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Intoxicant use increased among Norwegian adolescents between 1992 and 2002, and attempted suicides increased among girls
  1. Hari D Maharajh, FRCPsych, LLB, CMT
  1. Psychiatry Unit, Department of Clinical Medicine,
    University of the West Indies, Trinidad, West Indies

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Q What is the prevalence of substance abuse and attempted suicides in Norwegian schoolchildren in 1992 and 2002?

METHODS

Embedded ImageDesign:

Ecological study.

Embedded ImageSetting:

Norway; 67 schools in 1992 and 73 schools in 2002.

Embedded ImagePopulation:

11 000 schoolchildren in 1992 and 12 000 in 2002, aged 13–19 years. Exclusion criterion: a severe inability to read.

Embedded ImageAssessment:

Schoolchildren completed a questionnaire and were asked if they had ever attempted suicide or used intoxicants in the past year.

Embedded ImageOutcomes:

Prevalence of ever attempting suicide and intoxicant use in the past year.

Embedded ImageFollow up period:

Ten years.

MAIN RESULTS

The prevalence of self-reported suicide attempts was significantly higher among girls in 2002 than 1992, with no significant difference among boys. Use of intoxicants in the past year was significantly higher among boys and girls in 2002 than 1992 (see http://www.ebmentalhealth.com/supplemental for table).

CONCLUSIONS

Use of intoxicants increased among Norwegian schoolchildren from 1992 to 2002. Further studies are needed to establish if there is an association between intoxicant use and suicidal behaviour.

NOTES

No information was collected about the substance use patterns in schoolchildren who completed suicide. Multiple regression analysis found an independent association between intoxicant use and self-reported suicide attempts. After adjustment for independent risk factors, including depressive mood, loneliness, global self-worth, parental care, and living with both parents, intoxicant use was significantly associated with self-reported suicide attempts (p<0.001). However, the temporal relation between suicidal behaviour and intoxicant use was not examined, therefore causality cannot be assumed.

Commentary

The rate of adolescent suicidal attempts ranges from 2.8% in the Netherlands1 to 13.2% in British adolescents.2 The study by Rossow et al investigated the trends in suicidal behaviour and substance abuse among 13–19 year old school children in the Netherlands. Suicidal attempts amongst students increased from 8.3% in 1993 (girls = 10.6%; boys = 6.0%) to 10.0% (girls = 13.6%; boys = 6.2%) in 2002. This is a statistically significant increase over a 10 year period, and highlights a higher prevalence of suicidal attempts among girls. The present report confirms previous epidemiological findings of an increased prevalence of suicidal behaviour: a similar trend in adolescent suicidal behaviour has been reported in America and Canada3,4 and also in developing countries such as Trinidad and Tobago.5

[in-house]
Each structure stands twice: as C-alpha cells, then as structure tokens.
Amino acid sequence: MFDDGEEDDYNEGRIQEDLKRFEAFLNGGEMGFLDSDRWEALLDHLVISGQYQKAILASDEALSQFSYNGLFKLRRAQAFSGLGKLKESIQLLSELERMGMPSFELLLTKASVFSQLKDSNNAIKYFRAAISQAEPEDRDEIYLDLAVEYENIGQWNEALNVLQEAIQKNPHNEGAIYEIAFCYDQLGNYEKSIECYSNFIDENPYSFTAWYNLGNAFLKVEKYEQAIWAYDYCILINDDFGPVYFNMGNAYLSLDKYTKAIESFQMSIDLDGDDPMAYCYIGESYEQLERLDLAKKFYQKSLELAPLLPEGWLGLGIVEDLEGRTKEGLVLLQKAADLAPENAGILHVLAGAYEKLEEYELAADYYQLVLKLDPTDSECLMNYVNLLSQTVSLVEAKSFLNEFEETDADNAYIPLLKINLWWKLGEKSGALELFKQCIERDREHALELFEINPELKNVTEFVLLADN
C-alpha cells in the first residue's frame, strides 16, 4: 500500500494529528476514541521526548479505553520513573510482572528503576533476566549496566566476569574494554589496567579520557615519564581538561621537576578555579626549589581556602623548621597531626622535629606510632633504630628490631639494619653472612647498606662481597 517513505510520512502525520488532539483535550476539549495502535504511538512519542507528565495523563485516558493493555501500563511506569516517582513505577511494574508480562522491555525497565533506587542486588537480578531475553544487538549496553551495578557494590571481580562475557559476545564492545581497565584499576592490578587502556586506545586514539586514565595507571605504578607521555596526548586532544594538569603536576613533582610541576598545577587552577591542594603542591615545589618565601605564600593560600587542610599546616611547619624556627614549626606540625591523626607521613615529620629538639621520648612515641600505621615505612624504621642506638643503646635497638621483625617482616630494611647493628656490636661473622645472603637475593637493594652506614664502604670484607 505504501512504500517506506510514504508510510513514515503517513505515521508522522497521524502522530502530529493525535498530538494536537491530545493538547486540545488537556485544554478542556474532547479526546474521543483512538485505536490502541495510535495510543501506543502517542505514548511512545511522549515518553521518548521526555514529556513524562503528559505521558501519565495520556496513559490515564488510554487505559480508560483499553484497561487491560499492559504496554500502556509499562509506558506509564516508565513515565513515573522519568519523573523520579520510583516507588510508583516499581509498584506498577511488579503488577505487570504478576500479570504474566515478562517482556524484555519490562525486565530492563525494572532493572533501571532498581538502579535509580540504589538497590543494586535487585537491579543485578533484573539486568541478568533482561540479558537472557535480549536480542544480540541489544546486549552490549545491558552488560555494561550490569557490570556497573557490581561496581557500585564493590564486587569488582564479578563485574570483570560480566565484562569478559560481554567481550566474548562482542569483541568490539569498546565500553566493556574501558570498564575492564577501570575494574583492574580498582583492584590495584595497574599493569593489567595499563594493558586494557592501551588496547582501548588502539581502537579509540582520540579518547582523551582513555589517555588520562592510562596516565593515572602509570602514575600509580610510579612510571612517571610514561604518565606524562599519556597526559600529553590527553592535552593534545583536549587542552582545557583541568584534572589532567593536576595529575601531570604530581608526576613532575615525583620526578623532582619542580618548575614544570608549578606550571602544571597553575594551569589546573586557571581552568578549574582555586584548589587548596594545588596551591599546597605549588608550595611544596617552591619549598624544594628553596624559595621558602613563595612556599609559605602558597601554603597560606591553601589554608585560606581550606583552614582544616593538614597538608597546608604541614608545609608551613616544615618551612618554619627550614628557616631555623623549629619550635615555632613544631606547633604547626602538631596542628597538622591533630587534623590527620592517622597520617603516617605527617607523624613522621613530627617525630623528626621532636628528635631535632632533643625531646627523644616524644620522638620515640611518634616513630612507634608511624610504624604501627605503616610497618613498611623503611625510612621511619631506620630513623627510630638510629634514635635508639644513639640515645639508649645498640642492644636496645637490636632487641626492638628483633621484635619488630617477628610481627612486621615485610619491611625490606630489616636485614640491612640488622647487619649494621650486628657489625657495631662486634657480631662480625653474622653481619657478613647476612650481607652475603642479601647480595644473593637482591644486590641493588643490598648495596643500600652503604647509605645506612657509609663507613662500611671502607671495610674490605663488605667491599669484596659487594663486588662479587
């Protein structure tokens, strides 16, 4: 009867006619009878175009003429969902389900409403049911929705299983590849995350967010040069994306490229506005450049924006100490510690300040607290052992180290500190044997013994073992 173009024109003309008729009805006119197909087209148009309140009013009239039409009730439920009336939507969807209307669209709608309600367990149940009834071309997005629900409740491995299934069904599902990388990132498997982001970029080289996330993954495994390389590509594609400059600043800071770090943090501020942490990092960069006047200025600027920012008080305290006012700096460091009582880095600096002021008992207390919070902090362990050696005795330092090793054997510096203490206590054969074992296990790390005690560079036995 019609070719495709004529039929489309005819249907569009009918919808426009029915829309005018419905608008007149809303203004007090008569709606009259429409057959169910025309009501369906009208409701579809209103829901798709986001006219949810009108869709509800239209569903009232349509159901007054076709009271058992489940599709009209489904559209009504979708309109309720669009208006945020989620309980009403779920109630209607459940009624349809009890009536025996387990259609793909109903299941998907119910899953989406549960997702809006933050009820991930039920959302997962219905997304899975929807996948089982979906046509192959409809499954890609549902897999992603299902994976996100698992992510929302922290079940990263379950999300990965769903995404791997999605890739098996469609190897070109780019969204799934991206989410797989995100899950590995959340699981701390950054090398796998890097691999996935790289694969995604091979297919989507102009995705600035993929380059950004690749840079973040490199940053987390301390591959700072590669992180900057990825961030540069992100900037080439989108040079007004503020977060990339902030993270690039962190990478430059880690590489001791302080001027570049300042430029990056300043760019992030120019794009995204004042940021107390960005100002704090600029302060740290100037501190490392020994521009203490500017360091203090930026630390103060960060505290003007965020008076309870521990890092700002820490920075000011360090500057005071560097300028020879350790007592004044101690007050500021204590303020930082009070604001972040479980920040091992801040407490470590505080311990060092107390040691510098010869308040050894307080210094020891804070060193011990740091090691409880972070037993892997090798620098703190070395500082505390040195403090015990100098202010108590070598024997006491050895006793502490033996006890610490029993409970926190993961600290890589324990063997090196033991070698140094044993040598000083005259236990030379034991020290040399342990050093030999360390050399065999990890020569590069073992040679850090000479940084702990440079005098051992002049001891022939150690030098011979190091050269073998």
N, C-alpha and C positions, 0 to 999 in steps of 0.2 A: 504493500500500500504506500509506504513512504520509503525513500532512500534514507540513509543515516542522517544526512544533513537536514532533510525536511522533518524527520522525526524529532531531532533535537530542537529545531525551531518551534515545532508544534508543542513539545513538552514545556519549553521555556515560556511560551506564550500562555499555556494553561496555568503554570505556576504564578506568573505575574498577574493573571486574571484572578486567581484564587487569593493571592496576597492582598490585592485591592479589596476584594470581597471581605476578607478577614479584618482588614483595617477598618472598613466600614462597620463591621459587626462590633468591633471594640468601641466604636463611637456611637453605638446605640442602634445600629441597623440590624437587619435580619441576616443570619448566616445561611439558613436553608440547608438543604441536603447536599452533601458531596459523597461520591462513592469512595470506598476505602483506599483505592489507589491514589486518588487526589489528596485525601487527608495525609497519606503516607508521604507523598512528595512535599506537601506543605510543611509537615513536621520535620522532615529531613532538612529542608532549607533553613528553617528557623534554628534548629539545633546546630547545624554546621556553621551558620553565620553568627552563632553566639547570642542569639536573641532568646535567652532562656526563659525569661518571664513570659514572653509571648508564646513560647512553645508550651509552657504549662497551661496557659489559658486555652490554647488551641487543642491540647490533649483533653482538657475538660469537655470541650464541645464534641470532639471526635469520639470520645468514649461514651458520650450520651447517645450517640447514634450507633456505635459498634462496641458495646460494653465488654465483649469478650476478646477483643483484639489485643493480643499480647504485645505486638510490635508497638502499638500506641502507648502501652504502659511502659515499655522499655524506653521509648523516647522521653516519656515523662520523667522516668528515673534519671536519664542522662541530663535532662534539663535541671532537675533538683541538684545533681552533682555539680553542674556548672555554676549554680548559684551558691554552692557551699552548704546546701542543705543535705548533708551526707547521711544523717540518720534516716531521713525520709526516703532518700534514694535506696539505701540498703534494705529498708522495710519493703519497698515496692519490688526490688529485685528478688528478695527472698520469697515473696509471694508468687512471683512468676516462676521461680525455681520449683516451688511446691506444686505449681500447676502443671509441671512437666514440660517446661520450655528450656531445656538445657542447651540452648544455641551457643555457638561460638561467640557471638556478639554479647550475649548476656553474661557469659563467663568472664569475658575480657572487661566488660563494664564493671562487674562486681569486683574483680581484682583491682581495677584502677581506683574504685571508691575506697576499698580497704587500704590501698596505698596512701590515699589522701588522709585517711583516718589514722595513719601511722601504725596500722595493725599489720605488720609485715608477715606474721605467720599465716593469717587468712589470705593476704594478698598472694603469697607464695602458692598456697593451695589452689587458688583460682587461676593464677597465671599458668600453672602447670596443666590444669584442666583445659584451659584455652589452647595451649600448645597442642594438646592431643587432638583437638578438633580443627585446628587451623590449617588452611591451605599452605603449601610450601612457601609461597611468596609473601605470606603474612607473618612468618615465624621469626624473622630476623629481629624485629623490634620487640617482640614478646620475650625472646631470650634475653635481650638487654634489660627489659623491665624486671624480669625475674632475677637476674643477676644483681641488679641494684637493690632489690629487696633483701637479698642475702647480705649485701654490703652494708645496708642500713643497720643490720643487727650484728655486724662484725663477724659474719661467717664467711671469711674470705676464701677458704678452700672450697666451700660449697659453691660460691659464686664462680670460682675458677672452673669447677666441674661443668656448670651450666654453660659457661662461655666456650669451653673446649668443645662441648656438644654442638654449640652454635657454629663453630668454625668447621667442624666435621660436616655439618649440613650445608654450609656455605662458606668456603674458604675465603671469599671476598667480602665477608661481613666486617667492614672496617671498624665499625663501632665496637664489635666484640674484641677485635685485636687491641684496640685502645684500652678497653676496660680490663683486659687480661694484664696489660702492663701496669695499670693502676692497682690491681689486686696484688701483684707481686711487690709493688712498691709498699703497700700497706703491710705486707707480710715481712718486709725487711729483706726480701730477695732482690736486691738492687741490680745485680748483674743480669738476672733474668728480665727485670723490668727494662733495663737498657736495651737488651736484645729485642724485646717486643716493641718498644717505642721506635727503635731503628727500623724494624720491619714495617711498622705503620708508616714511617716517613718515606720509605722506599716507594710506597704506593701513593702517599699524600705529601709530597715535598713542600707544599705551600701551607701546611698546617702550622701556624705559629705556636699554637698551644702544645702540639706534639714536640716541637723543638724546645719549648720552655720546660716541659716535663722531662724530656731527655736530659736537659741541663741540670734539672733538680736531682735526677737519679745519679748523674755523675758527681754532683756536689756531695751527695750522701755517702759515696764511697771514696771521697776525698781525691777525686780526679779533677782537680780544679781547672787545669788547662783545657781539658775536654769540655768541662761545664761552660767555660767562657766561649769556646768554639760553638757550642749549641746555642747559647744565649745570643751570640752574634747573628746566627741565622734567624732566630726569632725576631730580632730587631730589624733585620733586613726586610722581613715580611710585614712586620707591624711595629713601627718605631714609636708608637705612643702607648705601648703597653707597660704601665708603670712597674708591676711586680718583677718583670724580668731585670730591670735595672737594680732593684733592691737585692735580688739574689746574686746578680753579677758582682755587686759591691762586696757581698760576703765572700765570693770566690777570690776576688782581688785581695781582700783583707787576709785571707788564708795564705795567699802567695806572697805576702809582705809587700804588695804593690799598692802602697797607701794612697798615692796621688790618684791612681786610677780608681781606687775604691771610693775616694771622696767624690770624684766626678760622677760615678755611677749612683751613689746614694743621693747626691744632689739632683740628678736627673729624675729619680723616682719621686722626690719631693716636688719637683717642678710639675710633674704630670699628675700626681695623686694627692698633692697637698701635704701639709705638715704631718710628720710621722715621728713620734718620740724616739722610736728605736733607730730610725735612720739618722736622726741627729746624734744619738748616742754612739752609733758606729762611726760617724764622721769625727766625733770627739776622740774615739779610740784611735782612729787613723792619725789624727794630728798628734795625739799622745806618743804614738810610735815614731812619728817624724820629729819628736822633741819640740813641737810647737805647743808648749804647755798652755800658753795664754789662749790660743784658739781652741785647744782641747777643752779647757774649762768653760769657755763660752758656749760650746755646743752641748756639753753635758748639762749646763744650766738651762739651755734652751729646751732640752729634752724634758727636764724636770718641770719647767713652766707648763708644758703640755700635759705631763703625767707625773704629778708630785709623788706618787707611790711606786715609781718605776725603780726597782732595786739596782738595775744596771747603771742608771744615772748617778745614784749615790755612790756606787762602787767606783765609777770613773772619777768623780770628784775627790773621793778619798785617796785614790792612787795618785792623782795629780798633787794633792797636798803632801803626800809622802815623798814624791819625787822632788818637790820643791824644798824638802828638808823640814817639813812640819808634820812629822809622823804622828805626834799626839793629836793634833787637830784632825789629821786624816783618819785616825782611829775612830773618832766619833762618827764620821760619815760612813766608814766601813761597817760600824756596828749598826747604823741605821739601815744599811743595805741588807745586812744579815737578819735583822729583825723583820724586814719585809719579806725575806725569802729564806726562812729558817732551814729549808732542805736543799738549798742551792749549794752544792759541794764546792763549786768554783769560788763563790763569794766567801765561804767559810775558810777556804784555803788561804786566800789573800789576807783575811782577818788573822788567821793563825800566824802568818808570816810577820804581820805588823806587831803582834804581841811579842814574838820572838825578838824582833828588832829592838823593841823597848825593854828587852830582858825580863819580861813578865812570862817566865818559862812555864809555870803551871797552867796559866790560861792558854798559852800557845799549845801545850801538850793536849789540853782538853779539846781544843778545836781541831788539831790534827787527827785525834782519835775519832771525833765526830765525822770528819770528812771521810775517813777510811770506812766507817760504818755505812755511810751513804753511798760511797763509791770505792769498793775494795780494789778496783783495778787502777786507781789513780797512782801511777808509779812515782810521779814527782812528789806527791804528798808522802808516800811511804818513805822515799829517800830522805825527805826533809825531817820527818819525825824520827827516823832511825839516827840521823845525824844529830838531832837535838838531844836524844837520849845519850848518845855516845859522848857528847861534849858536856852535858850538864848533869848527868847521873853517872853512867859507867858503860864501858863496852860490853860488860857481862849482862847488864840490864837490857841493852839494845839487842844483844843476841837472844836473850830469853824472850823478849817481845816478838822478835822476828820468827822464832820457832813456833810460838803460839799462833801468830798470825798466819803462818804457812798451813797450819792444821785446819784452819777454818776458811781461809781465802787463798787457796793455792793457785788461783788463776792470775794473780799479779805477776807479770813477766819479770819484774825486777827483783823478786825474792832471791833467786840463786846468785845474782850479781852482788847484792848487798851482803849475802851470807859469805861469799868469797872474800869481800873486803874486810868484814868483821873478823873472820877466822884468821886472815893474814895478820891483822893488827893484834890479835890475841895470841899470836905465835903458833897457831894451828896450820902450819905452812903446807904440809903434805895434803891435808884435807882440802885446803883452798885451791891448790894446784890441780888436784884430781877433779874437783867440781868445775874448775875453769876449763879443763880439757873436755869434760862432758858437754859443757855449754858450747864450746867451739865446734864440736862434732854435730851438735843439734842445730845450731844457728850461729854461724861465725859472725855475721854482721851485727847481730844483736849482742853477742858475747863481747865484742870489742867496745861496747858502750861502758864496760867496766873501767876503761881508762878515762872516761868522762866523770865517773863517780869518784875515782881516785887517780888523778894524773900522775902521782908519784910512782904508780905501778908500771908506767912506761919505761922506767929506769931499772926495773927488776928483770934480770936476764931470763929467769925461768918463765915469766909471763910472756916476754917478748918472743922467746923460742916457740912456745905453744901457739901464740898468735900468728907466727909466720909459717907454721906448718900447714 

Rossow et al also identify a significant increase in substance abuse between 1992 and 2002. Although a causal relation cannot be assumed from Rossow et al’s study because a temporal sequence between individuals’ substance abuse and suicidal attempts was not established, it is interesting to note that a previous study reported the absence of alcohol abuse to be a protective factor in adolescent suicidal behaviour.5

This study should alert practitioners and researchers in all communities to the potential role of substance abuse in suicidal behaviour among adolescents. Although there may be variations in protective and risk factors in different cultures,6 the potential of the association between substance abuse and suicidal behaviour must be further investigated. Should a causal relation be found to exist, the early treatment of substance abuse would have an important role to play in the planning of suicidal behaviour interventions and related public health policy.

References

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Footnotes

  • For correspondence: Ingeborg Rossow, Norwegian Institute for Alcohol and Drug Research, POB 565 Sentum, N-0105, Oslo, Norway; emailir:strus.no

  • Sources of funding: The Norwegian Research Council and the Norwegian Institute for Alcohol and Drug Research.

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